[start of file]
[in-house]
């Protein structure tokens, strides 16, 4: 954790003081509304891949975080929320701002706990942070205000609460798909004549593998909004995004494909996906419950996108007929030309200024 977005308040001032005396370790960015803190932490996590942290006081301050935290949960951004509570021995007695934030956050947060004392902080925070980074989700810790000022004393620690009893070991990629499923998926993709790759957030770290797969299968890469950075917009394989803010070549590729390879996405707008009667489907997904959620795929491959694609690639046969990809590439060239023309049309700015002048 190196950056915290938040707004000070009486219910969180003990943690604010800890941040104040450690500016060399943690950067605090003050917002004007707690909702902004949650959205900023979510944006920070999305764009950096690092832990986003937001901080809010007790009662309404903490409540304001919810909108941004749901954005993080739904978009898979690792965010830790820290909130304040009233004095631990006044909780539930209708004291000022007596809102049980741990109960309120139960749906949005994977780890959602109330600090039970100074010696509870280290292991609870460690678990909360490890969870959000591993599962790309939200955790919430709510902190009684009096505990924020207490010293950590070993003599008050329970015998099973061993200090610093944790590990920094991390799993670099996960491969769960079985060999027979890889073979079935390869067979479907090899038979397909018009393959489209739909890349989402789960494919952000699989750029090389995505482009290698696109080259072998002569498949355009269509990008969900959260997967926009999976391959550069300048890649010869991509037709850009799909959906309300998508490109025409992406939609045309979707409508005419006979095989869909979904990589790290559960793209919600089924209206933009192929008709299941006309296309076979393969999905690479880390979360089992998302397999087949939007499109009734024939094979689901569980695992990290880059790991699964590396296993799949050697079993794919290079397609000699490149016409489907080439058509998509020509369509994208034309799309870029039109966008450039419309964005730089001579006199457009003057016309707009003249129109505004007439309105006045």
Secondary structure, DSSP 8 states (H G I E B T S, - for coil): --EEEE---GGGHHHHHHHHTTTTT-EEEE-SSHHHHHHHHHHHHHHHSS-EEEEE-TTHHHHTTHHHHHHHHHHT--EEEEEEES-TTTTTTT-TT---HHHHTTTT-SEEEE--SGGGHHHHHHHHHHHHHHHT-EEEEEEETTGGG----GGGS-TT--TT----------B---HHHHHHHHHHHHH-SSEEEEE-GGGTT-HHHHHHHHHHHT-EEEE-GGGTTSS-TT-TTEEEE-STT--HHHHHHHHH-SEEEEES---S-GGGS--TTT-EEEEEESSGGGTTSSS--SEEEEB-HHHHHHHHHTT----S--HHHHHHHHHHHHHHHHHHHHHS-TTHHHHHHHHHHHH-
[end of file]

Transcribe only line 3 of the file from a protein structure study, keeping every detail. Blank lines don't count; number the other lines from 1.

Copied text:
Secondary structure, DSSP 8 states (H G I E B T S, - for coil): --EEEE---GGGHHHHHHHHTTTTT-EEEE-SSHHHHHHHHHHHHHHHSS-EEEEE-TTHHHHTTHHHHHHHHHHT--EEEEEEES-TTTTTTT-TT---HHHHTTTT-SEEEE--SGGGHHHHHHHHHHHHHHHT-EEEEEEETTGGG----GGGS-TT--TT----------B---HHHHHHHHHHHHH-SSEEEEE-GGGTT-HHHHHHHHHHHT-EEEE-GGGTTSS-TT-TTEEEE-STT--HHHHHHHHH-SEEEEES---S-GGGS--TTT-EEEEEESSGGGTTSSS--SEEEEB-HHHHHHHHHTT----S--HHHHHHHHHHHHHHHHHHHHHS-TTHHHHHHHHHHHH-